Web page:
Waking up at 4am to the scream of a satanic baby was a festival first. Also waking up without a hangover and tinnitus was rather strange. We got ourselves a hearty sausage butty breakfast from the ironically named Healthy Yummies and planned our festival onslaught. We made our way around the beautifully set out site around Lulworth Castle, and parked ourselves in the Mini Big Top to take part in some singing lessons. When tinnitus finally kicked in, we headed over to the intriguing Bandstand to discover the incredible Silly Science showing kids that science can be fun. I’m never a fan when adults try and make a subject like science ‘fun’ for kids as it normally involves a middle aged man boring the hell out of them – but when they’re wearing wigs to put Sideshow Bob to shame and putting TEN Mentos in Cola bottles, exploding them all over the crowd, even I’m willing to learn. And with random pause in science to dance to Black Lace’s ‘Superman’, you can’t go wrong.
After wondering around the site, what I noticed was the amount of room. Despite the large number of people at Camp Bestival, there was still plenty of space – encouraging more cartwheels and forward rolls from kids than you’ll find at the Olympics. We moved on over to the Castle Stage, sitting opposite the striking Lulworth Castle and danced, jumped and cart wheeled along to Delilah, Stooshe and the legendary Jimmy Cliff – adding a heart warming carnival vibe to the day.
On our way back to the Big Top, we discovered something. Something beyond incredible. Something kids dream of at night. THE main attraction. BUBBLES. Oh yes. Bubbles. Bubble Inc had set up shop opposite the Bollywood tent, just to the side of the Big Top, and were putting on a display of their products outside for the entertainment of children and the deformation of parents wallets. Anyone over the four days with a bubble making apparatus was essentially a demigod, with children chasing anyone with bubbles in a bizarre Pied Piper fashion.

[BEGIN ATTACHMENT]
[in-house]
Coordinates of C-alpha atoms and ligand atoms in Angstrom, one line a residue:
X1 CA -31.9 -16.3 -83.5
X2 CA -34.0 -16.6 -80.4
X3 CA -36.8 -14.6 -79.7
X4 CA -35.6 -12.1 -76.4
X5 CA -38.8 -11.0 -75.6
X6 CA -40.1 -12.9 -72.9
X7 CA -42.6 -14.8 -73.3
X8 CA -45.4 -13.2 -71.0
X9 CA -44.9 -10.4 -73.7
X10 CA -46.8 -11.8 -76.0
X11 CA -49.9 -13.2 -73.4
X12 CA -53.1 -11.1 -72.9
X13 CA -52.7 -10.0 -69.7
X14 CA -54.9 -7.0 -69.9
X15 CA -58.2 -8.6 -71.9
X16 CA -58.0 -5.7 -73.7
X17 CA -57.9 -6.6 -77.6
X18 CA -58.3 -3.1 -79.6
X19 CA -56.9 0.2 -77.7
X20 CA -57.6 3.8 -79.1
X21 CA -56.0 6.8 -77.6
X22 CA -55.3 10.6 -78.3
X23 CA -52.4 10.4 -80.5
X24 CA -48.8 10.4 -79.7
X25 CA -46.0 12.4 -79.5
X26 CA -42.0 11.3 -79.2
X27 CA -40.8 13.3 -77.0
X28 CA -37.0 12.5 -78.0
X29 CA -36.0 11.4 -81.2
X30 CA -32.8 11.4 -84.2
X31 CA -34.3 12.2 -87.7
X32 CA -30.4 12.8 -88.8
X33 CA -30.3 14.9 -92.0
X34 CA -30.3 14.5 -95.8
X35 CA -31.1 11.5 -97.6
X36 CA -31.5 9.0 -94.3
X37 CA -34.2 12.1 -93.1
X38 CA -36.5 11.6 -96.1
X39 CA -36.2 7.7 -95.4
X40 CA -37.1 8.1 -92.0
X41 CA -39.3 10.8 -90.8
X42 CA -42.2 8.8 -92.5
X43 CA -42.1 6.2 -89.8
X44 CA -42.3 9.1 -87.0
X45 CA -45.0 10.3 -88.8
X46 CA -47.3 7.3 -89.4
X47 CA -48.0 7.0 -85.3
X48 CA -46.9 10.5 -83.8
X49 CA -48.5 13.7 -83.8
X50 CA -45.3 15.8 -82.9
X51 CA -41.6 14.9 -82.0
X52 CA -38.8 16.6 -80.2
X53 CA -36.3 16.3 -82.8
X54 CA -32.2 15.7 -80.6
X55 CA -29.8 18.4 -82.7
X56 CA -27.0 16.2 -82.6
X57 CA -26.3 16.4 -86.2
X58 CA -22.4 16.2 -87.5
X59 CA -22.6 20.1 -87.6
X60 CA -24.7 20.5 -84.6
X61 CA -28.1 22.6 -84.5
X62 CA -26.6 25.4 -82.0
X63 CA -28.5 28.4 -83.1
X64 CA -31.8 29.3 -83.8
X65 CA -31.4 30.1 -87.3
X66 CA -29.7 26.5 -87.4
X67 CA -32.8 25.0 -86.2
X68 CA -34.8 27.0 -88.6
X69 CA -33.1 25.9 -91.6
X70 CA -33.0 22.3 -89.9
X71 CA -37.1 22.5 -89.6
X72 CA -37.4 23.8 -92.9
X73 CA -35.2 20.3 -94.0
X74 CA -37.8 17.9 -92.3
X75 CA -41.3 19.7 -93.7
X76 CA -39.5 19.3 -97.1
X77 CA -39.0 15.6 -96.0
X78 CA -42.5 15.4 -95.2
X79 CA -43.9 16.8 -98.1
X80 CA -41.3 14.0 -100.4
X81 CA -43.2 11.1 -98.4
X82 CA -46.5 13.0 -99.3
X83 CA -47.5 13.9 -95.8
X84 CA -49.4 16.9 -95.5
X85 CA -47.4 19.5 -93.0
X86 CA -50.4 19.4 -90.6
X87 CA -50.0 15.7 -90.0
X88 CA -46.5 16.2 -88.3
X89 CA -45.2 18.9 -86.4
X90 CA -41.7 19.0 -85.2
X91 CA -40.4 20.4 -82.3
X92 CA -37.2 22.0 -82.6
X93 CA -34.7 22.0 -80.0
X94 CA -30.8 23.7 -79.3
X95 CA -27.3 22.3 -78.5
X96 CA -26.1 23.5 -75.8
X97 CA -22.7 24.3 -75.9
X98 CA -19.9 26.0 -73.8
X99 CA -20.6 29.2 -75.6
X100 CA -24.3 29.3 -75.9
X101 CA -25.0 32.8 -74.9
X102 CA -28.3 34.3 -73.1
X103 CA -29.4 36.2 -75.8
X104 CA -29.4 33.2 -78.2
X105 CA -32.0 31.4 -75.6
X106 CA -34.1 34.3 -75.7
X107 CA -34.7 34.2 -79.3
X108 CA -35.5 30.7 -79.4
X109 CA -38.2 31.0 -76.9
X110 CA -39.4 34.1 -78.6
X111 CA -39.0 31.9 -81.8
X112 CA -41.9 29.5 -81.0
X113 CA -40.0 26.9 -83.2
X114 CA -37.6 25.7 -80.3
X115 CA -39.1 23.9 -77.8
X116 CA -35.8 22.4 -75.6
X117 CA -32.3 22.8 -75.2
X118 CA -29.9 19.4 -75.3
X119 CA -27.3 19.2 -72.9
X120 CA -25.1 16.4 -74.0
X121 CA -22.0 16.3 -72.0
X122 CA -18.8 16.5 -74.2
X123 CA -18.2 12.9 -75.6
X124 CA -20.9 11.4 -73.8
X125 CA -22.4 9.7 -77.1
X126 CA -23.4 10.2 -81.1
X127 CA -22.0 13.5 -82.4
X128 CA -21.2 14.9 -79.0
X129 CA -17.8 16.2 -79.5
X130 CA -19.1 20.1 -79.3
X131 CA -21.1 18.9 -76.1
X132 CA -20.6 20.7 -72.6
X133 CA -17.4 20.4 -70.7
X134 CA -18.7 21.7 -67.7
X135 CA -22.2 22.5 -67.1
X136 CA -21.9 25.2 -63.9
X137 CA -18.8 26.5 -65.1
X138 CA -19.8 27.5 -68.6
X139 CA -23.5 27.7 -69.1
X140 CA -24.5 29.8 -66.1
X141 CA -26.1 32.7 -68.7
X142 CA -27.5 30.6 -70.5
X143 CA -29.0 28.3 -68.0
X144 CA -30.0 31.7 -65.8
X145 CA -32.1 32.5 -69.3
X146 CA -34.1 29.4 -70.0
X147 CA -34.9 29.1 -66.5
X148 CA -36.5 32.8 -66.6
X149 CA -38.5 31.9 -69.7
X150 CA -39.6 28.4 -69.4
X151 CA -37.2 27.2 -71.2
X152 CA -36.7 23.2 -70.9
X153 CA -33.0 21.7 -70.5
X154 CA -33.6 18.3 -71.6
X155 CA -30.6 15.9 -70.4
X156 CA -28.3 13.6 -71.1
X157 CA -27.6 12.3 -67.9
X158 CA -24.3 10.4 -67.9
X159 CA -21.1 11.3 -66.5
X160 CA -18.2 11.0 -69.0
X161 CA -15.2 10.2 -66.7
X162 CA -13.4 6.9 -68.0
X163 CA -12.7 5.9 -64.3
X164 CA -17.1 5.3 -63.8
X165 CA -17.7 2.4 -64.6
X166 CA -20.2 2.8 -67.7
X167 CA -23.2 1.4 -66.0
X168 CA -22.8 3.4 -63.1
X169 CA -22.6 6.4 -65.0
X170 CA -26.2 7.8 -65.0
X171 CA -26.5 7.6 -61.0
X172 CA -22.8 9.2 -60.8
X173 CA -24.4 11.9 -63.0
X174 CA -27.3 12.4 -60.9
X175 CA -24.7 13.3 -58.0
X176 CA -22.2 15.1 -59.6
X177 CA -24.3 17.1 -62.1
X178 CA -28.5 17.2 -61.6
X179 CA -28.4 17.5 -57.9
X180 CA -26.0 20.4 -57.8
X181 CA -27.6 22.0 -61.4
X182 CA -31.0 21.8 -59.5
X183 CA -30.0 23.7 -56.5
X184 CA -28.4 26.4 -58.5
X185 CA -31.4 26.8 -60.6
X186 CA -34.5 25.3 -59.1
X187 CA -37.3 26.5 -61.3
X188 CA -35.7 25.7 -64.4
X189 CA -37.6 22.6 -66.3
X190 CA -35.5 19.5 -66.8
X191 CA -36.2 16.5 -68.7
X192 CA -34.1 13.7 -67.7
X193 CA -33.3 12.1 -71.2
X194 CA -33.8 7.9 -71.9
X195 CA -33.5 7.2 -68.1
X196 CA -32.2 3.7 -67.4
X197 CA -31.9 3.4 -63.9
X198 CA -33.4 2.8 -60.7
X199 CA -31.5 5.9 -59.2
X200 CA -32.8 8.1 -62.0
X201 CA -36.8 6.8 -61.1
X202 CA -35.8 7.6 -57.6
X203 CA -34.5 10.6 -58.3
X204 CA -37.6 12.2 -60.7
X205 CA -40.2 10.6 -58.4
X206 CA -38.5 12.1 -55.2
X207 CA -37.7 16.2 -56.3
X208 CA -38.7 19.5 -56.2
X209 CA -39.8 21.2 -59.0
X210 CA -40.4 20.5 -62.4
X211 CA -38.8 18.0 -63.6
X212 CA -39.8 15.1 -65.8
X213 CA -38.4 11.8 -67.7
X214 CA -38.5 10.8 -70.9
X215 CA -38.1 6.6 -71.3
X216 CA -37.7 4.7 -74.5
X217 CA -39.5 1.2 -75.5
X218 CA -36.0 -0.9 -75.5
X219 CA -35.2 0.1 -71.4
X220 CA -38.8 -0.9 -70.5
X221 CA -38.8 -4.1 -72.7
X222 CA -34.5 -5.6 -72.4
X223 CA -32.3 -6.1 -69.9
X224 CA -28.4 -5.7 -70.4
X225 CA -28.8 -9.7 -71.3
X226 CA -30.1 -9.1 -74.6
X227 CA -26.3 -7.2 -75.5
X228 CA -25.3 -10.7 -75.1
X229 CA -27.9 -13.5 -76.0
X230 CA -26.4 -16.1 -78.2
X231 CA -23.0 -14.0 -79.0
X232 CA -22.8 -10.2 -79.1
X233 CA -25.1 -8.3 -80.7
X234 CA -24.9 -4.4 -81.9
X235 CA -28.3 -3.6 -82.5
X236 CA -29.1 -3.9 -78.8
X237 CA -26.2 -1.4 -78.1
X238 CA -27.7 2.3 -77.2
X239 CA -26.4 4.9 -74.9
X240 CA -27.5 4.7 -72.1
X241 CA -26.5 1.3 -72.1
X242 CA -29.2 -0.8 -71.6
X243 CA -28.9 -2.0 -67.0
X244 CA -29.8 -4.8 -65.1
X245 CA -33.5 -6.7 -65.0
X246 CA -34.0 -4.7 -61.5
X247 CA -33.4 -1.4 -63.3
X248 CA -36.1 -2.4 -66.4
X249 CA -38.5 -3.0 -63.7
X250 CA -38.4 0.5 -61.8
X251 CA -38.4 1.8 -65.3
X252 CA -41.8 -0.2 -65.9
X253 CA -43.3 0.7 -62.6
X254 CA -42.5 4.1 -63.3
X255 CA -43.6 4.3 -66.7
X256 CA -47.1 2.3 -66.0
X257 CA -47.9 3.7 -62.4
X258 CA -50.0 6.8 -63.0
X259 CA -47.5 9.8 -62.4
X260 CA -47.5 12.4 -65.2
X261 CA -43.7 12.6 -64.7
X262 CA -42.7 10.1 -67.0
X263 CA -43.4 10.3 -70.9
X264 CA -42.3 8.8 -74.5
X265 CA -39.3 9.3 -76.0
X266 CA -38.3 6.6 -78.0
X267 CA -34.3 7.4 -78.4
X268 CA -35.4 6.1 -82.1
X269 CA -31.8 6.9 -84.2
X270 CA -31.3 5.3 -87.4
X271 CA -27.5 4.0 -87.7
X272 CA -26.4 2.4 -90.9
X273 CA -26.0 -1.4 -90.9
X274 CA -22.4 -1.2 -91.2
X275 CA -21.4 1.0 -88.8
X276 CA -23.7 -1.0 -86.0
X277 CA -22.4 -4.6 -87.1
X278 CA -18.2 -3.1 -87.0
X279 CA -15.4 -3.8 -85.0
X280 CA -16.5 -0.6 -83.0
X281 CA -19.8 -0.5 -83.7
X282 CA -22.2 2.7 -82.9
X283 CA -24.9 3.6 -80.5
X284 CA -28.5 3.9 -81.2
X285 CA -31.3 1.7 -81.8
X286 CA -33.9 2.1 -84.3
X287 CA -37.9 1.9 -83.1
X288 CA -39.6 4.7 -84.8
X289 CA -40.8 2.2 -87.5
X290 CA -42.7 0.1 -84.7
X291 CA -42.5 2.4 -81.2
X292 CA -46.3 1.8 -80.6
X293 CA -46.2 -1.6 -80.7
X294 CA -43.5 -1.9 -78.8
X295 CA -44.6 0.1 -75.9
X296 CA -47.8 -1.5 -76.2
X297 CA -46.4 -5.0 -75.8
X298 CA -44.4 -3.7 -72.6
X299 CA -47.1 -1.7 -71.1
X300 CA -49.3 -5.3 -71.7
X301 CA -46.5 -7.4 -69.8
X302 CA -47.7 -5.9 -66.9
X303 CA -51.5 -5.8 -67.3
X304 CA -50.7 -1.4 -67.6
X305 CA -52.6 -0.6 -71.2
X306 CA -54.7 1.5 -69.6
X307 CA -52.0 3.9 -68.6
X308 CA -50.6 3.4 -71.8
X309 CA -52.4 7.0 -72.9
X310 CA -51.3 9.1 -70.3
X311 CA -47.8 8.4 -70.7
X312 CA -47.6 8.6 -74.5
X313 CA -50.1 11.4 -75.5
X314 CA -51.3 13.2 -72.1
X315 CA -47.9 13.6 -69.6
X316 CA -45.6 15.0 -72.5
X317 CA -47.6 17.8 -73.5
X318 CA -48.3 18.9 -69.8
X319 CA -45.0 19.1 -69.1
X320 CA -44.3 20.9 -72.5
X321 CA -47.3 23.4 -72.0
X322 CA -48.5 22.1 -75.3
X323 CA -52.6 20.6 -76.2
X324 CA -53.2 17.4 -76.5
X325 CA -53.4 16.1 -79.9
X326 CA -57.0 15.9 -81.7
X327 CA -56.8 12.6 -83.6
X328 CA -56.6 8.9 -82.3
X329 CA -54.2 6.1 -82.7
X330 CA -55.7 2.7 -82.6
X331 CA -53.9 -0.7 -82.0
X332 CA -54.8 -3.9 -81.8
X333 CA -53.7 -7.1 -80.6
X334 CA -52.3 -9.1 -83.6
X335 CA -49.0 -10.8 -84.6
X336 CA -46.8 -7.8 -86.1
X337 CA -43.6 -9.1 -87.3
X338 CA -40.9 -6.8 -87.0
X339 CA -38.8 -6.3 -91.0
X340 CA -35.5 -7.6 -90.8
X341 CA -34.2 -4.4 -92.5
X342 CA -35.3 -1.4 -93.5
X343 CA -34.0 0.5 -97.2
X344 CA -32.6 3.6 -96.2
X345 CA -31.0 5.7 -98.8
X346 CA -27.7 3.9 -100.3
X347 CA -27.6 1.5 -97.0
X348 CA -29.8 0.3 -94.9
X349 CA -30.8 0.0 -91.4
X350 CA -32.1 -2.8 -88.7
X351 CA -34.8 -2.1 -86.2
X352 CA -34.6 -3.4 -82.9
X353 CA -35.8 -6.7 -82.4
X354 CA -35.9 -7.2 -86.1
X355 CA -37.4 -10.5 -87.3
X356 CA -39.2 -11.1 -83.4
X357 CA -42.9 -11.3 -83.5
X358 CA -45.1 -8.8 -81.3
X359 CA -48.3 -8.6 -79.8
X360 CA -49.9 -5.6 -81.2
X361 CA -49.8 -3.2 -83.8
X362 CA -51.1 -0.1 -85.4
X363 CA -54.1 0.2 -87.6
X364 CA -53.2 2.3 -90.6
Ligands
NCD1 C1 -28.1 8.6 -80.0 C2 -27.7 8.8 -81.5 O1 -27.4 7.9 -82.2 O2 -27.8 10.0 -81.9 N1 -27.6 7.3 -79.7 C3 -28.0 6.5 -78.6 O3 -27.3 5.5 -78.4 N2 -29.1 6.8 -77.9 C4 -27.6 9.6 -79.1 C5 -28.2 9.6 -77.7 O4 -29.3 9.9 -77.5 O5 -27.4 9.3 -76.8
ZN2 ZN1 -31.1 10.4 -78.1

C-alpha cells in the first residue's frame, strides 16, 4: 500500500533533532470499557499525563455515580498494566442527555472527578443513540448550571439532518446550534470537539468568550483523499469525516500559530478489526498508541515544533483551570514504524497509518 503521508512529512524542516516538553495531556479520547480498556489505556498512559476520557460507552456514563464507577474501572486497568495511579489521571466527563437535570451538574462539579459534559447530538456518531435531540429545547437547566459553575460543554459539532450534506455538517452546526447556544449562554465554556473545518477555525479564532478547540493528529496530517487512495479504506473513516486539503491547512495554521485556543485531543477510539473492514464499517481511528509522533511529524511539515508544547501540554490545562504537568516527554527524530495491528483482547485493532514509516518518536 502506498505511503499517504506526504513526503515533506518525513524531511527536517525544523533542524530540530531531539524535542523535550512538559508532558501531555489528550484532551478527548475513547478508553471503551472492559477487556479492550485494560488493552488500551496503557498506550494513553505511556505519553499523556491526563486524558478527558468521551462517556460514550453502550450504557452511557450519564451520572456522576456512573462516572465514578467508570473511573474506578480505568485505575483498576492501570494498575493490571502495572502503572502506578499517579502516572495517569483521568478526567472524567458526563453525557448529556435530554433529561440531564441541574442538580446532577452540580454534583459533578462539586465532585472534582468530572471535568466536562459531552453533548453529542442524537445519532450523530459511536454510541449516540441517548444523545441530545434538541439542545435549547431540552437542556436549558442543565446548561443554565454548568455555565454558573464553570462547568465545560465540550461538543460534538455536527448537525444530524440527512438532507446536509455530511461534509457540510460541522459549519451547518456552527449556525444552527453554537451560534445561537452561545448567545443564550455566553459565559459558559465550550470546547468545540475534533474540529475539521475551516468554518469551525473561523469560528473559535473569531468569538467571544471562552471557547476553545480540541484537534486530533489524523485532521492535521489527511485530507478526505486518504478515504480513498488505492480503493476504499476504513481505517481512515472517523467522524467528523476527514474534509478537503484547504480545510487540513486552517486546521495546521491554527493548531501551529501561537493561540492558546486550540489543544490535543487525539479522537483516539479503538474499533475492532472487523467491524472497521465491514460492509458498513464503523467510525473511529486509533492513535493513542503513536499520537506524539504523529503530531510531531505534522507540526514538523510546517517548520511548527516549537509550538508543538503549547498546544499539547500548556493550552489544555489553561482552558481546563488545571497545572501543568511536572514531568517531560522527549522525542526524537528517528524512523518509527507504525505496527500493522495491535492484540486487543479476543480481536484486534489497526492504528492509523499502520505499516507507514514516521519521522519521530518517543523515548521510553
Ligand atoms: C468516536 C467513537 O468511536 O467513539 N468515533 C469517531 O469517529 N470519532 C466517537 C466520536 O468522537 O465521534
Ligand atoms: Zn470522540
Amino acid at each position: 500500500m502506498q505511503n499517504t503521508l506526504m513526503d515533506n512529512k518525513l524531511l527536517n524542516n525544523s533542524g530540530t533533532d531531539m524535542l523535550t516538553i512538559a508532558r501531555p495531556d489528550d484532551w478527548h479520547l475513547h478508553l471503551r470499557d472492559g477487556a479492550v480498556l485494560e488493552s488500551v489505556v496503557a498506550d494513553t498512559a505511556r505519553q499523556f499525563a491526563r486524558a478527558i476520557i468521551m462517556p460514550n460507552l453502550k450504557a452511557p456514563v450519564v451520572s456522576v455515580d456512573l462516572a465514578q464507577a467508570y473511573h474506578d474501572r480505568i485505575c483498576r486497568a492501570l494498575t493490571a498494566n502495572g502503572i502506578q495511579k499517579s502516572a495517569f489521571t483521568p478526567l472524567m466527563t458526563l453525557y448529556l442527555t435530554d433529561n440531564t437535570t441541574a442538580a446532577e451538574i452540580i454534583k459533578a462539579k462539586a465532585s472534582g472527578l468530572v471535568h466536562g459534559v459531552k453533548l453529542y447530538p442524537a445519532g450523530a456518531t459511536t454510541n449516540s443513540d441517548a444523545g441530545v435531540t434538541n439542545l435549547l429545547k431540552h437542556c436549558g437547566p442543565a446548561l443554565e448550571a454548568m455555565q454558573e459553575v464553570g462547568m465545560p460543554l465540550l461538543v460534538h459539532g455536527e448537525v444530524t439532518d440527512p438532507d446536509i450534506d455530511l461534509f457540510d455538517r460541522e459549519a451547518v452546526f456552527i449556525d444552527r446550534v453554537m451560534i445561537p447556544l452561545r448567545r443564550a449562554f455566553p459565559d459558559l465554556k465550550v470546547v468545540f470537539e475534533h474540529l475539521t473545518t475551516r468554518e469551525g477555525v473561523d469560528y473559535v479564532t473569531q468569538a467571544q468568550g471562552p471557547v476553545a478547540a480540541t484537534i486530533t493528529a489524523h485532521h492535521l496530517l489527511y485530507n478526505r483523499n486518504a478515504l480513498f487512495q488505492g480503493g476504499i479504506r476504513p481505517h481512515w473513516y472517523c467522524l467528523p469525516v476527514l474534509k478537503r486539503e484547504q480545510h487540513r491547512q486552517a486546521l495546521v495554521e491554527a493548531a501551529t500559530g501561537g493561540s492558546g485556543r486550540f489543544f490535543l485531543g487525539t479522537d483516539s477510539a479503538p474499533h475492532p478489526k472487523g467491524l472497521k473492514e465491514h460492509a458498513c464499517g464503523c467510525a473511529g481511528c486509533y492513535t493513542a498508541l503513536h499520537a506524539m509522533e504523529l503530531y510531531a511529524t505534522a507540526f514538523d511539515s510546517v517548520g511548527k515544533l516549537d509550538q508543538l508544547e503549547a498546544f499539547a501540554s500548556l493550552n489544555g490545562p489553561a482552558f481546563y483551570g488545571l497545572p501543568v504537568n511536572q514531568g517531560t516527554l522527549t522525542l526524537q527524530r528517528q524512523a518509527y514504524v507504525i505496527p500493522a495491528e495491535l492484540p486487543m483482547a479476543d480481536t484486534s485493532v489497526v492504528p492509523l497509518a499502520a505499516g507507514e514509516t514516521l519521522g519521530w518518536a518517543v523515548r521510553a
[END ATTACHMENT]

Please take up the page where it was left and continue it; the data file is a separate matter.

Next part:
After another wraithlike sober awakening, we picked up some pancakes from the nearby patisserie, and made our way down to the Big Top for the 9:30am showing of Kung Fu Panda – a genius idea allowing parents a chance to rest their eyes for an hour and a half, whilst their overexcited early rising sweet fuelled ninjas shadow boxed to an obese panda. The day was a day packed with children’s favourites and after guiding my daughter in the direction of the Castle Stage (whilst making sure eye contact with Bubble Inc was minimal) we sat down in the glorious sunshine only to be sprung up and shook to Dick and Dom’s charmingly daft performance. The crowd was split into the two sides. One half were ‘The Dom’s and wryly enough the other half declared “We Are The Dick’s”. Nice. The Gruffalo followed up next, with a brilliantly made musical version of the classic kids book, causing an eerie silence as the children stared in awe. Shrek, Fiona and Donkey provided a star struck moment for children under the Little Big Top, getting laughs for farting and burping and encouraging the crowd to fart and burp right back at Shrek to the kid’s hysterical amusement.